What were various telecommunication modes?



Telecommunications is the sending and receiving of information using electricity, radio waves or light. The information can be sound, television pictures or computer data (which itself can be numbers, words, sounds and images). Forms of telecommunications include the telephone, fax, two-way radio, television and radio broadcasting, and the Internet. Most of these forms of communication require transmitting and receiving machines, and a network to link them together.

The first telecommunications device was the telegraph. Messages travelled along wires from a sending device to a receiving device as pulses of electricity, using some sort of code that both the sender and receiver understood. Practical telegraph systems were developed in the first half of the nineteenth century, and were first used for railway signalling. Early systems needed several connecting wires, but the system that eventually became standard, developed in the USA by Samuel Morse, needed just one wire. A network of telegraph lines, including undersea cables across the Atlantic, was quickly established right around the world.

In the early 1900s the telegraph was automated so that machines turned the message into code and back again. The sender could type messages on a keyboard and they would be printed out at the receiver’s end. To send a telegraph message, people had to visit a telegraph office. The message arrived at another office and was delivered by hand to the recipient.

The next major step in the development of telecommunications was the invention of the telephone, which could transmit speech, allowing people far apart to talk to each other. The first telephone receiver (the part that you talk into and listen to) was patented in 1876 by Alexander Graham Bell. This device both turned the sound of the user’s voice into an electrical signal, and an incoming signal into sound, which meant that the user could not talk and listen at the same time.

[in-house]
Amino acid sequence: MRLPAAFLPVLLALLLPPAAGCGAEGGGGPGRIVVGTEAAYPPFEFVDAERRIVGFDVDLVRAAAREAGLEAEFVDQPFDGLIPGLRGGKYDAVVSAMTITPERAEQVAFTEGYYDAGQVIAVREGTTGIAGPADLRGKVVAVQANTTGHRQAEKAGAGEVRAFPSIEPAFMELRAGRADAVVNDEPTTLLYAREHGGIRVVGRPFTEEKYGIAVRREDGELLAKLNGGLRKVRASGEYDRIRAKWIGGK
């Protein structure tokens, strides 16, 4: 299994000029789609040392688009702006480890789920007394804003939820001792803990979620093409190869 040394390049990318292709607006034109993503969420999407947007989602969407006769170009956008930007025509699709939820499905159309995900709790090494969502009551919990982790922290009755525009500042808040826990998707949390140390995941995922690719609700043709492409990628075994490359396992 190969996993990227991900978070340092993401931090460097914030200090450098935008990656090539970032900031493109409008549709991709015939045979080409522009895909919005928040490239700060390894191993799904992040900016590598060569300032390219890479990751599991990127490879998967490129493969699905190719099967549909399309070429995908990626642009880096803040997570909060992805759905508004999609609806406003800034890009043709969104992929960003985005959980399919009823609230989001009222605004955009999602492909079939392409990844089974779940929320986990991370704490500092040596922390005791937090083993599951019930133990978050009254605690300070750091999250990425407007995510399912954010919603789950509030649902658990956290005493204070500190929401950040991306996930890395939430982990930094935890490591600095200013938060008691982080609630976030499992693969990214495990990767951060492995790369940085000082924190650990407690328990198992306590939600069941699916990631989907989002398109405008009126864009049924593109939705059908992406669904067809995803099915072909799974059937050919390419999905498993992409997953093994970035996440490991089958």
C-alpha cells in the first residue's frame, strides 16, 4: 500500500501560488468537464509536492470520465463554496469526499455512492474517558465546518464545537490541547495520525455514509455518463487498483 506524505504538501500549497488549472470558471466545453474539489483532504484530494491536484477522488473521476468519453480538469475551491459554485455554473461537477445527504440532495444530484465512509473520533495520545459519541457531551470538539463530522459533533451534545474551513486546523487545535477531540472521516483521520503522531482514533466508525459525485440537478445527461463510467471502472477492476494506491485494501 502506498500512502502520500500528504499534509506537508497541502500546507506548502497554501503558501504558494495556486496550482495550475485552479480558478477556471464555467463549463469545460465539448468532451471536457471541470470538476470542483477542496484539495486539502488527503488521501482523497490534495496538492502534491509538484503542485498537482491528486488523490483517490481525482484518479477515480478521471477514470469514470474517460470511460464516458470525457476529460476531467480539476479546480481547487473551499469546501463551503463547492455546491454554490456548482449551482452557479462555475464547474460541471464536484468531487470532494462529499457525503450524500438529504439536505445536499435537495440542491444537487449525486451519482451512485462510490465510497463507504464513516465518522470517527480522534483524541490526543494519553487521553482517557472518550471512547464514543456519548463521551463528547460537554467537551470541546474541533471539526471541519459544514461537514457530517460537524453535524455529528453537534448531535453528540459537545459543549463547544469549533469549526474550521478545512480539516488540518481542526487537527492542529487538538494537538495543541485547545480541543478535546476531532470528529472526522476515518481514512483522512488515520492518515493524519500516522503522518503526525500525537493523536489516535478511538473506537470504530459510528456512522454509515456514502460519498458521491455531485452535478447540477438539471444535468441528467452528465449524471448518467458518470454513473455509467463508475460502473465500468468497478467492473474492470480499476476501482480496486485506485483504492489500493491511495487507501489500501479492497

When the telephone was invented, there was no telephone network to link telephones in different places, but one soon grew up. All the telephone lines in an area meet at a telephone exchange, where they can be connected to one another, or to a line to another area’s exchange. The first exchange, opened in 1878 in Connecticut, USA, had just 21 lines. Like all early exchanges, it was operated by hand. A subscriber had to tell the operator which line he or she wanted to be connected to. The automatic exchange, which allowed people to dial numbers, was invented in the USA by Almon Strowger, and started working in 1897. Meanwhile, complex telephone networks grew in large cities. It took longer for different cities and countries to be linked, and until the middle of the twentieth century, the telegraph was still used for long-distance communication.


All telephone receivers are linked to a telephone exchange by a telephone line. When you lift or turn on the receiver, electronic circuits at the exchange detect it and wait for a number to be dialled. As you dial the number, the receiver sends signals to the exchange, which uses them to make a connection to the line of the person you are calling. The exchange makes the other telephone ring, and when it is answered, it connects the two lines together.

When you speak into the receiver’s mouthpiece, the sound makes a thin metal plate called a diaphragm vibrate. This movement affects the strength of an electric current, creating an electrical copy of the sound, which is called a signal. The signal travels through the connections in the telephone network to the other receiver, where it operates a tiny speaker in the earpiece, recreating the sound.

The signal travels in digital form for most of its journey through the network.

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